The first plastic cake that I made was flat on the top but was not properly melted when I removed it from the baking dish. This was frustrating because it was not something that I could go back and correct. I did cut a comb from this plastic sheet to get an idea of how the illustrator design would cut. So it wasn’t all a waste!
I created a second plastic sheet/cake and this time, I left it in the oven for almost an hour. This meant that I had to cover the top after about 45 minutes to prevent the sheet from burning. Once I removed the sheet from the oven, I used clamps to ensure the sheet would harden completely flat. This would make cutting so much easier as I would be able to ensure the cut was the whole way through the plastic sheet. Being patient and waiting for the sheet to cool completely was really important! With a second plastic sheet I made, I didn’t wait for it to cool completely and as a result, the thickness was not consistent and I had trouble cutting with the laser cutter.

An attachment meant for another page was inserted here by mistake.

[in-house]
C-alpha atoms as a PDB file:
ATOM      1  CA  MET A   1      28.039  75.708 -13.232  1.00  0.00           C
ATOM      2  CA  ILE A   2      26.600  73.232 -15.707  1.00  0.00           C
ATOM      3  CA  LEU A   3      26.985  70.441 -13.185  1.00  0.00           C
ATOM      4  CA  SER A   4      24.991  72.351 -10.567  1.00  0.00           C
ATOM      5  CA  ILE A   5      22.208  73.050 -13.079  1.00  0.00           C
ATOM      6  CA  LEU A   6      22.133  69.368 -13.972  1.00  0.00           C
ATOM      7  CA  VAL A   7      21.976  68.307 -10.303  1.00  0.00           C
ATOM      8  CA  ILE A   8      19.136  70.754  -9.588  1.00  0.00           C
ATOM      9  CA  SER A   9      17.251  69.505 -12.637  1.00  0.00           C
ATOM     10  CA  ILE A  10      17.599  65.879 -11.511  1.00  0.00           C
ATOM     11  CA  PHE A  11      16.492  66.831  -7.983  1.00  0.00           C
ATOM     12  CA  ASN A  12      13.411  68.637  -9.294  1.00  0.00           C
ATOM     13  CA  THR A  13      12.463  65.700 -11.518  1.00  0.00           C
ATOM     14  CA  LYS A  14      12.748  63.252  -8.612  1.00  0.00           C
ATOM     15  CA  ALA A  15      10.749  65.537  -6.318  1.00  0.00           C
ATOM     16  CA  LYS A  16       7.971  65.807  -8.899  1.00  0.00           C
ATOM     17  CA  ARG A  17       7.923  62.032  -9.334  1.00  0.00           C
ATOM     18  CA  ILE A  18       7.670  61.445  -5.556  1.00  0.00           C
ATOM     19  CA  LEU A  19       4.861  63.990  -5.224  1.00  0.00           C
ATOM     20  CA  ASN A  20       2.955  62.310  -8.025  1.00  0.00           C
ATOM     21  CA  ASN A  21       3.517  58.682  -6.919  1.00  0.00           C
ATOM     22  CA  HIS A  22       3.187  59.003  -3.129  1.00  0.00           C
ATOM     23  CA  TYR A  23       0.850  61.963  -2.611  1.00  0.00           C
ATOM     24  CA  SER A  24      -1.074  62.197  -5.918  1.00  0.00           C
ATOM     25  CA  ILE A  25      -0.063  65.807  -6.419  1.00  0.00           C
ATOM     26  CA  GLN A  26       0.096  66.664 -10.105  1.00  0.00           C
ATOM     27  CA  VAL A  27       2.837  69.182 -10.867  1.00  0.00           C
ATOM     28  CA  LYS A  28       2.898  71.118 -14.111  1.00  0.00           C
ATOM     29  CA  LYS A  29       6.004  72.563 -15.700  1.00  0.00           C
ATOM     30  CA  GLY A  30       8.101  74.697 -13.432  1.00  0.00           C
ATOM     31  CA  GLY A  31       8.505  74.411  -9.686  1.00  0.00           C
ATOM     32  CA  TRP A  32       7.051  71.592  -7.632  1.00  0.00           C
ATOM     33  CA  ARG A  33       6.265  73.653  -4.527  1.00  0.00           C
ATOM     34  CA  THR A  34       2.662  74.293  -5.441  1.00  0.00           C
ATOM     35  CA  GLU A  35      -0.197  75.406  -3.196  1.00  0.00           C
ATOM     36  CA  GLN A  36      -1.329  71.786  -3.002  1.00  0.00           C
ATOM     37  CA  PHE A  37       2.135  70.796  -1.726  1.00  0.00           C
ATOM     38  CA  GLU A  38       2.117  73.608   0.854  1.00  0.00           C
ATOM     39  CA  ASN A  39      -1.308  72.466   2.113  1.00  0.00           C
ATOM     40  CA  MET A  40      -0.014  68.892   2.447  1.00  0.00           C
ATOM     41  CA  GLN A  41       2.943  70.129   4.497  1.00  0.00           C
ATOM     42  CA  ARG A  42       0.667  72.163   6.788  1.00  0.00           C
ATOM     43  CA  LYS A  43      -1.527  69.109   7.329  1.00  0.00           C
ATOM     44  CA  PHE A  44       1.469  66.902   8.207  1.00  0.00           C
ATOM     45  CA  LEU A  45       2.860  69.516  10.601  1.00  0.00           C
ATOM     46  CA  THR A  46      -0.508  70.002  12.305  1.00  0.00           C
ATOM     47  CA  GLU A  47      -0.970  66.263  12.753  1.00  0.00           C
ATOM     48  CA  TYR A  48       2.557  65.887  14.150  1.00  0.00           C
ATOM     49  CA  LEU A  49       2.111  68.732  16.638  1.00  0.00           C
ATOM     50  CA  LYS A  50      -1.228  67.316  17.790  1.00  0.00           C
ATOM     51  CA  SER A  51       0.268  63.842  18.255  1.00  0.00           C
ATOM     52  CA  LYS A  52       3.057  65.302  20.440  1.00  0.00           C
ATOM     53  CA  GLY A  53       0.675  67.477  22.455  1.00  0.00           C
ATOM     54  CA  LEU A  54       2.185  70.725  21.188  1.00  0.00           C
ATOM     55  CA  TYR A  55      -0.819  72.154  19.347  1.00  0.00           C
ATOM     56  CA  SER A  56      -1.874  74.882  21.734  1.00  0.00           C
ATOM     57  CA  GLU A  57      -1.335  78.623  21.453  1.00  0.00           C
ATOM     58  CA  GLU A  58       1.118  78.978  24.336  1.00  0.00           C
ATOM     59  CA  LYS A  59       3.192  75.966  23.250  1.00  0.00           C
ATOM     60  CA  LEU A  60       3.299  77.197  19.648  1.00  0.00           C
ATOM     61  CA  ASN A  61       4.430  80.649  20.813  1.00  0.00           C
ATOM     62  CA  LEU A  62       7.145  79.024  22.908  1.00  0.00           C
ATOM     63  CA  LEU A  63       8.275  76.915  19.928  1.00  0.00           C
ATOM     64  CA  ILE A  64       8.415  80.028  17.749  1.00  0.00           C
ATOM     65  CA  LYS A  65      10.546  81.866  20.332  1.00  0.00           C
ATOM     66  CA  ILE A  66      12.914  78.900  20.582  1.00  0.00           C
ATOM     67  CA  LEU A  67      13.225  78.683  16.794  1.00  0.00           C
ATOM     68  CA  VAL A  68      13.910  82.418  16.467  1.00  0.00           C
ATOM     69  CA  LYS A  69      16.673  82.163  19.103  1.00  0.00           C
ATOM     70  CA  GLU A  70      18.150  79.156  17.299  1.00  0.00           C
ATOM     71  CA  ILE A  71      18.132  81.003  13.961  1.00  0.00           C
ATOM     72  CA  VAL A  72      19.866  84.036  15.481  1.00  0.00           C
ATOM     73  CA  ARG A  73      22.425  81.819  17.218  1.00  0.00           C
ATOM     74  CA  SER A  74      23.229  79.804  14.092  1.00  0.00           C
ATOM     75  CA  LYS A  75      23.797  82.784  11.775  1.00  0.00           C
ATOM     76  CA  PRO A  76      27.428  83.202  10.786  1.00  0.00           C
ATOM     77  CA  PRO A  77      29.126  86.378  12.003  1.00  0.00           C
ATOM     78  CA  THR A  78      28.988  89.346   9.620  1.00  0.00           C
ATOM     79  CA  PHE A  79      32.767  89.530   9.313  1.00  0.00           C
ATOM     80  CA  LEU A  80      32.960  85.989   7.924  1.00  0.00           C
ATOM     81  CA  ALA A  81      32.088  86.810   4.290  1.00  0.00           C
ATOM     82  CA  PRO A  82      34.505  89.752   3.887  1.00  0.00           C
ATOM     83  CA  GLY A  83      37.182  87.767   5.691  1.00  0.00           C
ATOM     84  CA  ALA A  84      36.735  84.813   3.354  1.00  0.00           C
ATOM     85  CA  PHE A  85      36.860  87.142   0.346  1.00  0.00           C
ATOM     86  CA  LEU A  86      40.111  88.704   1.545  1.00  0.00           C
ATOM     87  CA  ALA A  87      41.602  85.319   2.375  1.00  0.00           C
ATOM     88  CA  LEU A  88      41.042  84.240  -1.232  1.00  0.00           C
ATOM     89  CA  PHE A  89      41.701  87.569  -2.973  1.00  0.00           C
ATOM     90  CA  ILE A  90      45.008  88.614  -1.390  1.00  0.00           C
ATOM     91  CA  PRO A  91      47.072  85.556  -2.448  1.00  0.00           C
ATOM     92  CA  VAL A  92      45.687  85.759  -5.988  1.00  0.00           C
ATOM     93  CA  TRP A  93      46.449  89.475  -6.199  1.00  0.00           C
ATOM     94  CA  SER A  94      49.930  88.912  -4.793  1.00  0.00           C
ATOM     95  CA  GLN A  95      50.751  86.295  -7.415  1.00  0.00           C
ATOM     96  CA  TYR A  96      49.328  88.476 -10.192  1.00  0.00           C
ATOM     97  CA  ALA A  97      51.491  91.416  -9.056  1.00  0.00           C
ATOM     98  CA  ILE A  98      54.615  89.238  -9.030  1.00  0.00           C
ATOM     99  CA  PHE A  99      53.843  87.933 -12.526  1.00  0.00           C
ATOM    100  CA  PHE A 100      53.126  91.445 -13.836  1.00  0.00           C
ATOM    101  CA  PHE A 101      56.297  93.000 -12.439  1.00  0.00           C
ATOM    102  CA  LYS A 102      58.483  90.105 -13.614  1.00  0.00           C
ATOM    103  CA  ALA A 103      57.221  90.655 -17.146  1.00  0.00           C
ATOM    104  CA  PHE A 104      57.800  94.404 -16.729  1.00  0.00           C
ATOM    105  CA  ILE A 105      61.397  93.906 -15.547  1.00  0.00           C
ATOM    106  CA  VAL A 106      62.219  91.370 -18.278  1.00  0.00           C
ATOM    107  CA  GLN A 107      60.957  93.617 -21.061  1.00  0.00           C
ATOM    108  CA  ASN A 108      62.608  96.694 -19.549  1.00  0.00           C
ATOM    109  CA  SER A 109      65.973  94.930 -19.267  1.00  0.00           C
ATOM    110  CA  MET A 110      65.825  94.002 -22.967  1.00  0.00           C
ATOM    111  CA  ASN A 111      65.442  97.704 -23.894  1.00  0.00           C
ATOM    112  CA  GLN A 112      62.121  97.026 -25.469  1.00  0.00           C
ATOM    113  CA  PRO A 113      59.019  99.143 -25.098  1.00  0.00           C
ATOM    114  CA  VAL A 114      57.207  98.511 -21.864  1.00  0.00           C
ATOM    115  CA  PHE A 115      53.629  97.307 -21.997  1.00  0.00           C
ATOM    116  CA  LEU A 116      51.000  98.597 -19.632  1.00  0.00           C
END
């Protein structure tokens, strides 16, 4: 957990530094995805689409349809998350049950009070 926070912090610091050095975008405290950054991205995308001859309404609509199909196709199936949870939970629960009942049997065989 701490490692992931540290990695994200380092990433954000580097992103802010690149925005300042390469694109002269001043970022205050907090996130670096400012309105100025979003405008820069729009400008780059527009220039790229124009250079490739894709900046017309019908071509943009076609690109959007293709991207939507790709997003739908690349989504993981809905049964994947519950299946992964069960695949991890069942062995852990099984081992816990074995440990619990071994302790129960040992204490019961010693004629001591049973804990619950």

I also found that using baking/greaseproof paper to stop the sheet from sticking to the baking dish left an annoying sheen on the plastic. I was able to use a heat gun to carefully heat the surface to melt it again, only slightly! When I first tried this, I heated it too much and found that the teeth on the comb started to warp. Whoops! With the next comb, I made sure to keep the heat away from the teeth and only heat the surface very slightly. This gave the plastic sheet a gloss once again.
To further improve the sheen of the fished product, I sprayed them with an acrylic gloss to protect the comb and also improve the appearance. The gloss finish did take a while to dry and I had to leave them overnight but it was worth the wait! The gloss changed the overall appearance quite significantly and the material to touch was smoother and felt more like the comb that originally inspired my idea.